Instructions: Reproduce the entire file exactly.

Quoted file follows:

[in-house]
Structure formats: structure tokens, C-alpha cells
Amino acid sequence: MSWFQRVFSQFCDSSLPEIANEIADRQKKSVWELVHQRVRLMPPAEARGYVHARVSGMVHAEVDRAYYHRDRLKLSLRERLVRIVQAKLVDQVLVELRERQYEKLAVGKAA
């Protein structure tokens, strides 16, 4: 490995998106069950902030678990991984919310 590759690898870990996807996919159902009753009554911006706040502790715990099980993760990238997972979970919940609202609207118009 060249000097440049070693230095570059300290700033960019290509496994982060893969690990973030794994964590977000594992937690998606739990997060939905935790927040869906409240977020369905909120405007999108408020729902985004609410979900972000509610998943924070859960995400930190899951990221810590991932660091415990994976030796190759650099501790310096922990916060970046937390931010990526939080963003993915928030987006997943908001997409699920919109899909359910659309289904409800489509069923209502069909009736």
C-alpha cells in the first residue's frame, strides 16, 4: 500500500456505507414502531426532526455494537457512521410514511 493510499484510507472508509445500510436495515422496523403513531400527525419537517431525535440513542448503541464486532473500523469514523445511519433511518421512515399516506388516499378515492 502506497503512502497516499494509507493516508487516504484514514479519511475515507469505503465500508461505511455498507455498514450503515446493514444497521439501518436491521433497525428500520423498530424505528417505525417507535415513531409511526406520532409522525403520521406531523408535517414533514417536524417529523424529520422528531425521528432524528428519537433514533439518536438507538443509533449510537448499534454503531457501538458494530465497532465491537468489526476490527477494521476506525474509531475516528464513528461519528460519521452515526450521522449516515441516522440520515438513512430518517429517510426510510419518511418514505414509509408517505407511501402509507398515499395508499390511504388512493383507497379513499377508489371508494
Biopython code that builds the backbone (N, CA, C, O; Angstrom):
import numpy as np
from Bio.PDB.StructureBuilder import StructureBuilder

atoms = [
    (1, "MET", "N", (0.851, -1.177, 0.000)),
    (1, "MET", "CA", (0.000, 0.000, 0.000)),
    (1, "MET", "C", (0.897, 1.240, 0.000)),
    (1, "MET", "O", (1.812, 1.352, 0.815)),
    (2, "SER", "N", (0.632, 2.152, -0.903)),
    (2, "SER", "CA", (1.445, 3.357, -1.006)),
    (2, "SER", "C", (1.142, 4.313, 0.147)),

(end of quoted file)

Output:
[in-house]
Structure formats: structure tokens, C-alpha cells
Amino acid sequence: MSWFQRVFSQFCDSSLPEIANEIADRQKKSVWELVHQRVRLMPPAEARGYVHARVSGMVHAEVDRAYYHRDRLKLSLRERLVRIVQAKLVDQVLVELRERQYEKLAVGKAA
């Protein structure tokens, strides 16, 4: 490995998106069950902030678990991984919310 590759690898870990996807996919159902009753009554911006706040502790715990099980993760990238997972979970919940609202609207118009 060249000097440049070693230095570059300290700033960019290509496994982060893969690990973030794994964590977000594992937690998606739990997060939905935790927040869906409240977020369905909120405007999108408020729902985004609410979900972000509610998943924070859960995400930190899951990221810590991932660091415990994976030796190759650099501790310096922990916060970046937390931010990526939080963003993915928030987006997943908001997409699920919109899909359910659309289904409800489509069923209502069909009736």
C-alpha cells in the first residue's frame, strides 16, 4: 500500500456505507414502531426532526455494537457512521410514511 493510499484510507472508509445500510436495515422496523403513531400527525419537517431525535440513542448503541464486532473500523469514523445511519433511518421512515399516506388516499378515492 502506497503512502497516499494509507493516508487516504484514514479519511475515507469505503465500508461505511455498507455498514450503515446493514444497521439501518436491521433497525428500520423498530424505528417505525417507535415513531409511526406520532409522525403520521406531523408535517414533514417536524417529523424529520422528531425521528432524528428519537433514533439518536438507538443509533449510537448499534454503531457501538458494530465497532465491537468489526476490527477494521476506525474509531475516528464513528461519528460519521452515526450521522449516515441516522440520515438513512430518517429517510426510510419518511418514505414509509408517505407511501402509507398515499395508499390511504388512493383507497379513499377508489371508494
Biopython code that builds the backbone (N, CA, C, O; Angstrom):
import numpy as np
from Bio.PDB.StructureBuilder import StructureBuilder

atoms = [
    (1, "MET", "N", (0.851, -1.177, 0.000)),
    (1, "MET", "CA", (0.000, 0.000, 0.000)),
    (1, "MET", "C", (0.897, 1.240, 0.000)),
    (1, "MET", "O", (1.812, 1.352, 0.815)),
    (2, "SER", "N", (0.632, 2.152, -0.903)),
    (2, "SER", "CA", (1.445, 3.357, -1.006)),
    (2, "SER", "C", (1.142, 4.313, 0.147)),